FOR many people the public library was a warm place to freely read the newsapers, books and, more recently, to search the internet on the People's Network. It was for children to learn to read, and for The University of The Third Age to hold reading rings.
Because these libraries were part of the Edwardian development of Liverpool, their demise will effect the existing street structure. Gaps will emerge where gaps did not exist before
No longer! From The Carnegie Library in Crosby to Everton, Kensington, Toxteth, Windsor Street, Aighburth and Lodge Lane, the People's Voice is being silenced and censored.
Perhaps even the books are being burned? Who knows? Does anybody actually care about books any more?
Lodge Lane Library was my local. It was where all my learning began, not in school but in a public space. The shelves were lined with books of all classifications and all ages. I could find narratives and stories, physics, mathematics and astronomy. The public library contained all my world on my doorstep. Through a comprehensive school I became a scholarship boy and access to a public library was vital.
Now the public libraries are being decimated, closed and dismantled. Where are the public's books? The still-new Central Library, on William Brown Street, is very popular but does it represent a centralisation of resources at the expense of the local inner city branches?
New chapter: The abandoned and rotting Carnegie Library at Lister Drive could rise again as part of the Lister Steps project for children. But more like this is needed in other parts of the city says Dr Robert MacDonald
Literacy is a tool for the extension of knowledge. A survey in America recently revealed that only one third of the population has read a book in the last year. The act of reading depends on bringing people together with two material entries - books and space. This is a social, political and educational organisation for the mass of the public. We need these structures.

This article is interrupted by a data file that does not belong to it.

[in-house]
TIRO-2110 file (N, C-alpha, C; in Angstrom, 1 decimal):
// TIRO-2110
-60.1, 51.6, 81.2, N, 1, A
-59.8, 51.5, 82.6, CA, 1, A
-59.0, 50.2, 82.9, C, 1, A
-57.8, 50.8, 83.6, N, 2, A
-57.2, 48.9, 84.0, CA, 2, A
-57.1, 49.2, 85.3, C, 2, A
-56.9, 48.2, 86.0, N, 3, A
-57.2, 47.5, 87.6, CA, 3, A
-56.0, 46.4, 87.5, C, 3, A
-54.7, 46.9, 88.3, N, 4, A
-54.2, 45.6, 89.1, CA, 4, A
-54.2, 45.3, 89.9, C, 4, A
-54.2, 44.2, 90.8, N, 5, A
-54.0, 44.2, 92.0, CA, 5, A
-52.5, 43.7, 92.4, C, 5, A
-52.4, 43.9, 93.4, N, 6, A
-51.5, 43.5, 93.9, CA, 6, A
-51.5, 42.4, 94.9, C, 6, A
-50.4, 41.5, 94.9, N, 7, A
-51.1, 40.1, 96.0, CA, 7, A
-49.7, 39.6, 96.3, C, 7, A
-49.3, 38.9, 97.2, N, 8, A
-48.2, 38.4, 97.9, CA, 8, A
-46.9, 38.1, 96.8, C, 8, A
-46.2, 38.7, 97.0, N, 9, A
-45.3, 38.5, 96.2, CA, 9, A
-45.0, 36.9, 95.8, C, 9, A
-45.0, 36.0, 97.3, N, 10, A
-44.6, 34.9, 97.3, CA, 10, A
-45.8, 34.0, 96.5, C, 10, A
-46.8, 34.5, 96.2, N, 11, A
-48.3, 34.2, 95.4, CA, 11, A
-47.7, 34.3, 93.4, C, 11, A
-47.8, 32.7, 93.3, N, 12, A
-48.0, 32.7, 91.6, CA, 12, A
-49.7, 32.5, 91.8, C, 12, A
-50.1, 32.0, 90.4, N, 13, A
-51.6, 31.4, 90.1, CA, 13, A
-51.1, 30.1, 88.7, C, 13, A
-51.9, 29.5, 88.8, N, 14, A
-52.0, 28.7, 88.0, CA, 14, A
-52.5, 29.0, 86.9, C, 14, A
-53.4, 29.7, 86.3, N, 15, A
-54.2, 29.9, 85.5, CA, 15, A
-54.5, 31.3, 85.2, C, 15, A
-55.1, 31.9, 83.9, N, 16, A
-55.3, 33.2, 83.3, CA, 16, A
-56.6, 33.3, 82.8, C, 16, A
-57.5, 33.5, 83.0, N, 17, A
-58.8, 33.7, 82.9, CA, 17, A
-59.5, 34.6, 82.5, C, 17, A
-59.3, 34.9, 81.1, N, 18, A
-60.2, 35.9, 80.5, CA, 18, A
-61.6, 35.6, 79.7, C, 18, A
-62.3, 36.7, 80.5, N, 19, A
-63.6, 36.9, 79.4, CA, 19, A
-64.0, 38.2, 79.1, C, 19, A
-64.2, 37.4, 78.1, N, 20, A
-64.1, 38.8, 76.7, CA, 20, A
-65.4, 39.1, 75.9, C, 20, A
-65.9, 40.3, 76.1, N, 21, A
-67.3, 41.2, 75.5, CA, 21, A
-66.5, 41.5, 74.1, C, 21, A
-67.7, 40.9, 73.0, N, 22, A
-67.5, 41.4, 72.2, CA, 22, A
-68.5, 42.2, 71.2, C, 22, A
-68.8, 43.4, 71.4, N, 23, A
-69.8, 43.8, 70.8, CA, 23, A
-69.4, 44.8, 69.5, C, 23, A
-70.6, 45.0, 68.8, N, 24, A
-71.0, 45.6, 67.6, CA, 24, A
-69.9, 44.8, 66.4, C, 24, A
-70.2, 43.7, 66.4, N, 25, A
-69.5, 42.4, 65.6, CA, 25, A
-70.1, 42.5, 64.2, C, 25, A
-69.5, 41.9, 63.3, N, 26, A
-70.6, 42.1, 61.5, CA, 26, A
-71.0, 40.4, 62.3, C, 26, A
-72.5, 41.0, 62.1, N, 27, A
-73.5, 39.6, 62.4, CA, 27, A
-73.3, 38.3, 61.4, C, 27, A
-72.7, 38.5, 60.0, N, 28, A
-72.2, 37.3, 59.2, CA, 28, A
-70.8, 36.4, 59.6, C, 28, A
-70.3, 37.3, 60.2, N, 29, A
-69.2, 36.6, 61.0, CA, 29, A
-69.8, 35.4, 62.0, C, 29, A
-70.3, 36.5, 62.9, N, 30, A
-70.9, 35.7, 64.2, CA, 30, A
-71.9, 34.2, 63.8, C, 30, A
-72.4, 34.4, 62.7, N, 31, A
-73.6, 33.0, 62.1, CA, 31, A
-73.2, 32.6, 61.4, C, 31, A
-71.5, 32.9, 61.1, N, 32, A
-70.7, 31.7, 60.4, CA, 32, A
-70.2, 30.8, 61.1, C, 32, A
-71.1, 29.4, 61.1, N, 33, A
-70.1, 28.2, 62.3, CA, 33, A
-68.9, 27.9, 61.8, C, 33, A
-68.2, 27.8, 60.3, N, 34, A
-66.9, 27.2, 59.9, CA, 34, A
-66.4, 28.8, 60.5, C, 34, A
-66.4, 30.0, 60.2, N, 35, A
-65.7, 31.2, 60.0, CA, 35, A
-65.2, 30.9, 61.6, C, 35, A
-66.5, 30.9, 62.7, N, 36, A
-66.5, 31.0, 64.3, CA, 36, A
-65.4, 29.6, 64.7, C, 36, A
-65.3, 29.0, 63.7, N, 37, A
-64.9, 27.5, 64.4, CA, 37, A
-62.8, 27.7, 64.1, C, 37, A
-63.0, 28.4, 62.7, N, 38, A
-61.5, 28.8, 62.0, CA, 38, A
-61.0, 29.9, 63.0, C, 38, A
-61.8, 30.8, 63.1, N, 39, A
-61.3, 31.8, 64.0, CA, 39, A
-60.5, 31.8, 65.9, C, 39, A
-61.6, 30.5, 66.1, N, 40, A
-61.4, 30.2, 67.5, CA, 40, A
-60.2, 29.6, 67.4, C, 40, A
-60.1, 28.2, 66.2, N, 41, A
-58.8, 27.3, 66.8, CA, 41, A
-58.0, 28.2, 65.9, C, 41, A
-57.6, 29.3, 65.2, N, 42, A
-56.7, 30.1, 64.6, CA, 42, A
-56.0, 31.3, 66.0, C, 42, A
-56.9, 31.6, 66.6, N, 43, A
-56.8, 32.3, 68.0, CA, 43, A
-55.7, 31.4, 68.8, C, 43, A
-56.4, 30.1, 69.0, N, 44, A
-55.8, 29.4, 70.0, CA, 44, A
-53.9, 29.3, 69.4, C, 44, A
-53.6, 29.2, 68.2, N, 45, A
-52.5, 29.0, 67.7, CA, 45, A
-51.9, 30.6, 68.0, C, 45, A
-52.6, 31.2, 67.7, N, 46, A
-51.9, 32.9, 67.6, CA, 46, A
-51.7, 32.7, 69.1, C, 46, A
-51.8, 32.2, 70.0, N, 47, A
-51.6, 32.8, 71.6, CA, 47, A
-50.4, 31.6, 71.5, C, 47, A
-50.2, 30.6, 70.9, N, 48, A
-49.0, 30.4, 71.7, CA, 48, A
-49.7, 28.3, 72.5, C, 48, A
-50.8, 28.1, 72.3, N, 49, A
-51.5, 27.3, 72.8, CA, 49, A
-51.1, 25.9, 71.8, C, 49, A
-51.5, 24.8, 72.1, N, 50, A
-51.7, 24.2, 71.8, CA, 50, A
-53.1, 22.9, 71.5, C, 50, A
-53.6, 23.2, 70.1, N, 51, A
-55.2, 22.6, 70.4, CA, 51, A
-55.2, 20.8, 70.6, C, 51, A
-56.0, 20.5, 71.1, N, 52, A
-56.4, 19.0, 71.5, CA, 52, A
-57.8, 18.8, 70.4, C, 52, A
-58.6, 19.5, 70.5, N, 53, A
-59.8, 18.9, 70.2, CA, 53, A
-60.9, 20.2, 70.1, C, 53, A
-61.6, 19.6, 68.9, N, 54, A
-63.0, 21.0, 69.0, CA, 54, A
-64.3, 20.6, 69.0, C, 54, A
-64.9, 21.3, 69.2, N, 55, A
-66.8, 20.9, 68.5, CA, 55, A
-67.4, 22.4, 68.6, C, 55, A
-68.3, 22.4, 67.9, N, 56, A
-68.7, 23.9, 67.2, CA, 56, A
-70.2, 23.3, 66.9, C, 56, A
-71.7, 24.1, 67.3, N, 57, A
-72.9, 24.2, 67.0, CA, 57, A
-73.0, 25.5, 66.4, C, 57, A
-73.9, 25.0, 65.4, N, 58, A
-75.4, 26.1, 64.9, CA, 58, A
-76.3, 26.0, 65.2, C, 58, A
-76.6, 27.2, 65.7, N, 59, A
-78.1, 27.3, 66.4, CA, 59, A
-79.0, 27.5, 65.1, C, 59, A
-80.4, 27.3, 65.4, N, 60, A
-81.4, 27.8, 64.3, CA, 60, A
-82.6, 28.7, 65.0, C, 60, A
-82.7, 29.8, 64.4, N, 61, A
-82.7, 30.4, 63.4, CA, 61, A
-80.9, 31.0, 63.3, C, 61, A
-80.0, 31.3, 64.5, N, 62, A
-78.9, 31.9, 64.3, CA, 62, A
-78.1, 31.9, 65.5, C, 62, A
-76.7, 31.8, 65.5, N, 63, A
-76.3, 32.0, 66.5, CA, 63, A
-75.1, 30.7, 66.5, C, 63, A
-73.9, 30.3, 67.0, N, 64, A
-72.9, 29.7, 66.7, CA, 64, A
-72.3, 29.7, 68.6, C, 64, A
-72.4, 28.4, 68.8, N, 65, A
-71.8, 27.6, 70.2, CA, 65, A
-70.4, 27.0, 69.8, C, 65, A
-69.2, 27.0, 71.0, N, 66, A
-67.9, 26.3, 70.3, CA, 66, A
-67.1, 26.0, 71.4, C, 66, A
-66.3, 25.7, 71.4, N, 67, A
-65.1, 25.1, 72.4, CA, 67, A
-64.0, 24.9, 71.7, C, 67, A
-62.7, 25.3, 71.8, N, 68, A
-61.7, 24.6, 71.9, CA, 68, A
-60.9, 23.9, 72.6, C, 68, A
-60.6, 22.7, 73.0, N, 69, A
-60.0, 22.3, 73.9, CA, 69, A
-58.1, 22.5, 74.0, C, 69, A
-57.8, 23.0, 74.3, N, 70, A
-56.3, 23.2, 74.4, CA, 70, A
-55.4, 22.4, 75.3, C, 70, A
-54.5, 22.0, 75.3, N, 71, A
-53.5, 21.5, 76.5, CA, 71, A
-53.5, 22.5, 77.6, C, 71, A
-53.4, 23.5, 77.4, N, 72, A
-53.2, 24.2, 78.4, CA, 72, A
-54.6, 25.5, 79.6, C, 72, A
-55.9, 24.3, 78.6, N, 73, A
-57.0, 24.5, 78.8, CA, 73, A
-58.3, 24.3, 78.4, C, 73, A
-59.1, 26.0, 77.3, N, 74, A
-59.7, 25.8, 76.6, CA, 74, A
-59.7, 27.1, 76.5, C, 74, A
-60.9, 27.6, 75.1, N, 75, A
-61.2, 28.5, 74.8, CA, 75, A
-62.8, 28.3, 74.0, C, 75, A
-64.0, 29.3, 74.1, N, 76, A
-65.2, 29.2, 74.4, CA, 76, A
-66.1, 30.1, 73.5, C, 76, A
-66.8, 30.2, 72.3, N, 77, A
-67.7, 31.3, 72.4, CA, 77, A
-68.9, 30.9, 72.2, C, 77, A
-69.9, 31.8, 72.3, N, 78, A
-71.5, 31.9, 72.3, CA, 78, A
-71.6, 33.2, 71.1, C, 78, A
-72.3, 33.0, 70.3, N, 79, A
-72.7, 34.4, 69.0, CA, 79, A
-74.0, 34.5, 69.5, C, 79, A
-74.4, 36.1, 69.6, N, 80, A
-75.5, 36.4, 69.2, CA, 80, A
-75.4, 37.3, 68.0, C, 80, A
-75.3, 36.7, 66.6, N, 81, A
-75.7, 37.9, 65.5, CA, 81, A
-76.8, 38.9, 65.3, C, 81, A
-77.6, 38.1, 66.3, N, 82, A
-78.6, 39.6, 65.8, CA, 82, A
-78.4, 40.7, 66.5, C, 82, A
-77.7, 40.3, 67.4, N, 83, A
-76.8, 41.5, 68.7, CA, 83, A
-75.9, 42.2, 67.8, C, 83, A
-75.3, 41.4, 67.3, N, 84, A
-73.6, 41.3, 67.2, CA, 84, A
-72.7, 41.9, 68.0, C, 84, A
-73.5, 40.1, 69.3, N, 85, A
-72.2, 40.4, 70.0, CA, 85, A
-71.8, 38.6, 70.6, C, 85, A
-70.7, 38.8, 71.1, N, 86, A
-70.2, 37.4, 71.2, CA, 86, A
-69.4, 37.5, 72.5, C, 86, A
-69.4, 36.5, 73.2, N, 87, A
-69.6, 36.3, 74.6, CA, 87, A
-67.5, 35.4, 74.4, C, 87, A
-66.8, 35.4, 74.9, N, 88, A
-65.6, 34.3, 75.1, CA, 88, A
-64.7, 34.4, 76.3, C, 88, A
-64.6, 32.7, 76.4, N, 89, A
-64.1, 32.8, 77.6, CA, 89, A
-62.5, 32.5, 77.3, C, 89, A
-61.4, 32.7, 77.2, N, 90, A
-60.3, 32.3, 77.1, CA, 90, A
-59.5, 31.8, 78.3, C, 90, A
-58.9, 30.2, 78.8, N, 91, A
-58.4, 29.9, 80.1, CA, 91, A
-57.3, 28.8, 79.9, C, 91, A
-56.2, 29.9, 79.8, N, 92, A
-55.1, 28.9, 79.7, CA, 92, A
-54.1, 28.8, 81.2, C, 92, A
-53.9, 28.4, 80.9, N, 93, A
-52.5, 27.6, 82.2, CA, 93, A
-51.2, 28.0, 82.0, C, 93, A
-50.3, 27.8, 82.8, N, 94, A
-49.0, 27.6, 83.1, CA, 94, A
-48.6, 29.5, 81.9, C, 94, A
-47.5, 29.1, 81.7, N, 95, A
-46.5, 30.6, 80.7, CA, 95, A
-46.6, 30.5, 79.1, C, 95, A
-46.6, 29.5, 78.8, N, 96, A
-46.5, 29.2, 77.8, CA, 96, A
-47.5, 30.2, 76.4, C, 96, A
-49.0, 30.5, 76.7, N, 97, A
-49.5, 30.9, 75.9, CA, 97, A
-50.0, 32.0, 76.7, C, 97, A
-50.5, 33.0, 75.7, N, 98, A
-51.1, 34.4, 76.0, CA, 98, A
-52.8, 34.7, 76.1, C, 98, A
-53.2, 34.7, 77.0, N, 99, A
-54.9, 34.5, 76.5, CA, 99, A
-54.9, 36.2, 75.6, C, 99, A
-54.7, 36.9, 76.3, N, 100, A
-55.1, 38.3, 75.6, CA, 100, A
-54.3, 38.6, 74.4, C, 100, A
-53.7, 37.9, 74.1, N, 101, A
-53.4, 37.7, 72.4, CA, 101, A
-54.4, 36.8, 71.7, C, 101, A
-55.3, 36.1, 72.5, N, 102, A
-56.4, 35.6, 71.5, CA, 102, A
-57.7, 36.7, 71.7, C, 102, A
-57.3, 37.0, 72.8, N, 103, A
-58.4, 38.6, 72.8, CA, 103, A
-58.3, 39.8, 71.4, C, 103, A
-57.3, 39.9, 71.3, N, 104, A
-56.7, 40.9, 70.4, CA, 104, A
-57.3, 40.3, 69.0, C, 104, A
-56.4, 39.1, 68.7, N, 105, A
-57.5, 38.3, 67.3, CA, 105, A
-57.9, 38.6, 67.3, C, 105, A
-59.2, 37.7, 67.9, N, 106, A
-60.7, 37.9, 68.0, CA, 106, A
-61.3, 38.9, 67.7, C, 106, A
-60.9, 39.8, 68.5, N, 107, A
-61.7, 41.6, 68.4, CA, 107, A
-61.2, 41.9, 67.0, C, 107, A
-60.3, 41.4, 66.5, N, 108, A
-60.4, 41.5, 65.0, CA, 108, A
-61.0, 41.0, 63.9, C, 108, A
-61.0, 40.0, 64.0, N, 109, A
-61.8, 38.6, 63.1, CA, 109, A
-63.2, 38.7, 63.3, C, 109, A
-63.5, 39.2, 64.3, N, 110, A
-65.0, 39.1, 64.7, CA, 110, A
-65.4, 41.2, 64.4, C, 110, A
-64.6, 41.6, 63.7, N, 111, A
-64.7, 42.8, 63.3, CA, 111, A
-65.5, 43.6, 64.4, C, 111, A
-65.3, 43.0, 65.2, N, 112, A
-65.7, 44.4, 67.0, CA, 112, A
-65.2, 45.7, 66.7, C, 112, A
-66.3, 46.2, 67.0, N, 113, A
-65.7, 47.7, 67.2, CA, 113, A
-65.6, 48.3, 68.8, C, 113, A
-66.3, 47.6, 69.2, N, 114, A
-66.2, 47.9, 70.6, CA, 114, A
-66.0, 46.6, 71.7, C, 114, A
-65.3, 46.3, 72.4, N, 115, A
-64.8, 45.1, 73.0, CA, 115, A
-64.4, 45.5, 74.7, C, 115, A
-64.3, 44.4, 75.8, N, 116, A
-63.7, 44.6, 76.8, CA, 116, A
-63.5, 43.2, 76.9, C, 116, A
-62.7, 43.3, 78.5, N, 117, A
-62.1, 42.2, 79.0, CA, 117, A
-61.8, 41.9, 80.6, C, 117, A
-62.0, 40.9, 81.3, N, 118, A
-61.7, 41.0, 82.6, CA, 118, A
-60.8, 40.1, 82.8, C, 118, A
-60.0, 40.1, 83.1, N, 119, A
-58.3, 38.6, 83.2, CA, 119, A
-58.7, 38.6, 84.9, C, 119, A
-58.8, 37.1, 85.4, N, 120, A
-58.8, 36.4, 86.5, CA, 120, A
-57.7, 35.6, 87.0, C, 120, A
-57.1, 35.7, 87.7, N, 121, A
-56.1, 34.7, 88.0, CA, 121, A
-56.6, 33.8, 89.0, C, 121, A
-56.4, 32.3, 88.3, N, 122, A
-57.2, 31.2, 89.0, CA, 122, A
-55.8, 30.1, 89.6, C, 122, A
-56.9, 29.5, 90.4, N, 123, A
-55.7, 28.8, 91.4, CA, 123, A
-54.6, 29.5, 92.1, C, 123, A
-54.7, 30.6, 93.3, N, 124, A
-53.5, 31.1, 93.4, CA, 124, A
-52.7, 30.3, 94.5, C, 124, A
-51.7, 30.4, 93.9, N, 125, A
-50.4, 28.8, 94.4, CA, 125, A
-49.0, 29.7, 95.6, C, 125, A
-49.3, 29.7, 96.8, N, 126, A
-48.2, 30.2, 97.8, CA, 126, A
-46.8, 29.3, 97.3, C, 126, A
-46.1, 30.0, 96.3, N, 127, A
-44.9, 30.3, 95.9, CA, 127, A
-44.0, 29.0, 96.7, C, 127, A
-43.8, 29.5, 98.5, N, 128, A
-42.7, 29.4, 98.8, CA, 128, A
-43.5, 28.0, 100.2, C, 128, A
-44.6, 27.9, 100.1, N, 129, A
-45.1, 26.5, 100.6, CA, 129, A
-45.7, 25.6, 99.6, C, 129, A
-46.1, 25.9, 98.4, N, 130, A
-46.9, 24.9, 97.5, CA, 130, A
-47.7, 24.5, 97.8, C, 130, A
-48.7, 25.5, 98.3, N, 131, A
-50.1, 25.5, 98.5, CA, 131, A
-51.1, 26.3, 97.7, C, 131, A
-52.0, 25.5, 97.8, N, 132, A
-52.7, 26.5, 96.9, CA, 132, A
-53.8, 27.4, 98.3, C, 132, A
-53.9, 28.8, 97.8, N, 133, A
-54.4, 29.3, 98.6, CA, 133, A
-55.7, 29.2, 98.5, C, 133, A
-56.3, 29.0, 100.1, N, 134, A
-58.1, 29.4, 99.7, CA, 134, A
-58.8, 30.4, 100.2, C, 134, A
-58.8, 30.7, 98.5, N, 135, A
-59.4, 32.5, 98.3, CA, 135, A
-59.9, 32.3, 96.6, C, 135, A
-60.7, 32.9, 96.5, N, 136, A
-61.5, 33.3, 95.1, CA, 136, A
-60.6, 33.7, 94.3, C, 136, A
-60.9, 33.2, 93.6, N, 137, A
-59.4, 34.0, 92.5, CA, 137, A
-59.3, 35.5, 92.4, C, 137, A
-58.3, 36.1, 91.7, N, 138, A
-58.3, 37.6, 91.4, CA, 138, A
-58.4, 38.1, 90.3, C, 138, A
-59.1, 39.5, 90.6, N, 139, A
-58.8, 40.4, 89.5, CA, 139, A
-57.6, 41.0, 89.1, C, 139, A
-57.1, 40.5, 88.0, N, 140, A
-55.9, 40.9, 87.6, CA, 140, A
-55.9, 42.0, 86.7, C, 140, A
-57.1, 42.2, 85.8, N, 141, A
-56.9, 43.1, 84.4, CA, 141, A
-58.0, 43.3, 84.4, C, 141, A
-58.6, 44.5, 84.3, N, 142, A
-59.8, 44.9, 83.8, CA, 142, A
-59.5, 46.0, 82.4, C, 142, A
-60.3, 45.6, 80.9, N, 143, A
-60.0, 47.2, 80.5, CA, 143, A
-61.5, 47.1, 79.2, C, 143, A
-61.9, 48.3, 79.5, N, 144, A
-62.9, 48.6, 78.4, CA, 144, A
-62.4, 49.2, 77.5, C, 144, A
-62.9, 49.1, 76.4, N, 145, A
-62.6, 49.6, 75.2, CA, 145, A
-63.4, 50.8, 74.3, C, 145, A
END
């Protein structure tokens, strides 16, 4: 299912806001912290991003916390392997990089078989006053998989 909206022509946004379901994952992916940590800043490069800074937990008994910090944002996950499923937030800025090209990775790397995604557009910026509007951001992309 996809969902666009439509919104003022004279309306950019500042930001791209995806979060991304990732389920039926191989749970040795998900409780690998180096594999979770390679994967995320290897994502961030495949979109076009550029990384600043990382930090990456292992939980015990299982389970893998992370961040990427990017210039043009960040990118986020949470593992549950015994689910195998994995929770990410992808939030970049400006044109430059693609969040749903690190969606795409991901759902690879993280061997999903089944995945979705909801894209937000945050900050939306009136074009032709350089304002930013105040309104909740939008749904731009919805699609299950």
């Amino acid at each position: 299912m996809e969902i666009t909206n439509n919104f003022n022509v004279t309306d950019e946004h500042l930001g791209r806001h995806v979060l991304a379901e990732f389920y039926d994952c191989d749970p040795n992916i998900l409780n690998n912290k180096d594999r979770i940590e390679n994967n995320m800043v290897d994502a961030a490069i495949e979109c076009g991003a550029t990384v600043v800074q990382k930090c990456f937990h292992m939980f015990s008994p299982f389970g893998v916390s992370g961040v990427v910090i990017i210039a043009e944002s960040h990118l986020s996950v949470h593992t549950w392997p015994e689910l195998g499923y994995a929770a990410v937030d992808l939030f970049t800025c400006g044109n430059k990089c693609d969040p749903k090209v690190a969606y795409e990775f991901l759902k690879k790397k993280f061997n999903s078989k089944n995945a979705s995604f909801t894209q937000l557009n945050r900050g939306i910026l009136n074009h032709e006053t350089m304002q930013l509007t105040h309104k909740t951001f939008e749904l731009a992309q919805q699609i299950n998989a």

In Liverpool, the public libraries were not intended to be elitist and privileged but accessible and open places of quiet contemplation. Easy access was considered vital - as the early Liverpool and Manchester library plans show, for example Harrison's Lyceum (1800-2) at the bottom of Bold Street, also now standing empty.
Libraries became well established civic building types within the urban realm. They were important landmarks but with the rapid evolution of digital media their role has changed. They are closing in vast numbers - and their empty shells are falling into disrepair.
Because these libraries were a part of the Edwardian development of Liverpool, their demise will effect the existing street structure of the city. Gaps will emerge where gaps did not exist before.
In other cities, libraries are becoming chameleons and changing; idea stores and community based centres are replacing and occupying the old hollow shells. Liverpool needs more community imagination and engagement and libraries should be copies, in miniature, of a world as we would love it to be.
Let us see them re-occupied in the manner of local museums, with galleries and chapels containing knowledge and local objects.
There will public meeting places for music and poetry. The new libraries will be light and airy. The new libraries will be happy places!
*Dr Robert G MacDonald, RIBA, is a Reader in Architecture at Liverpool School of Art & Design, LJMU.
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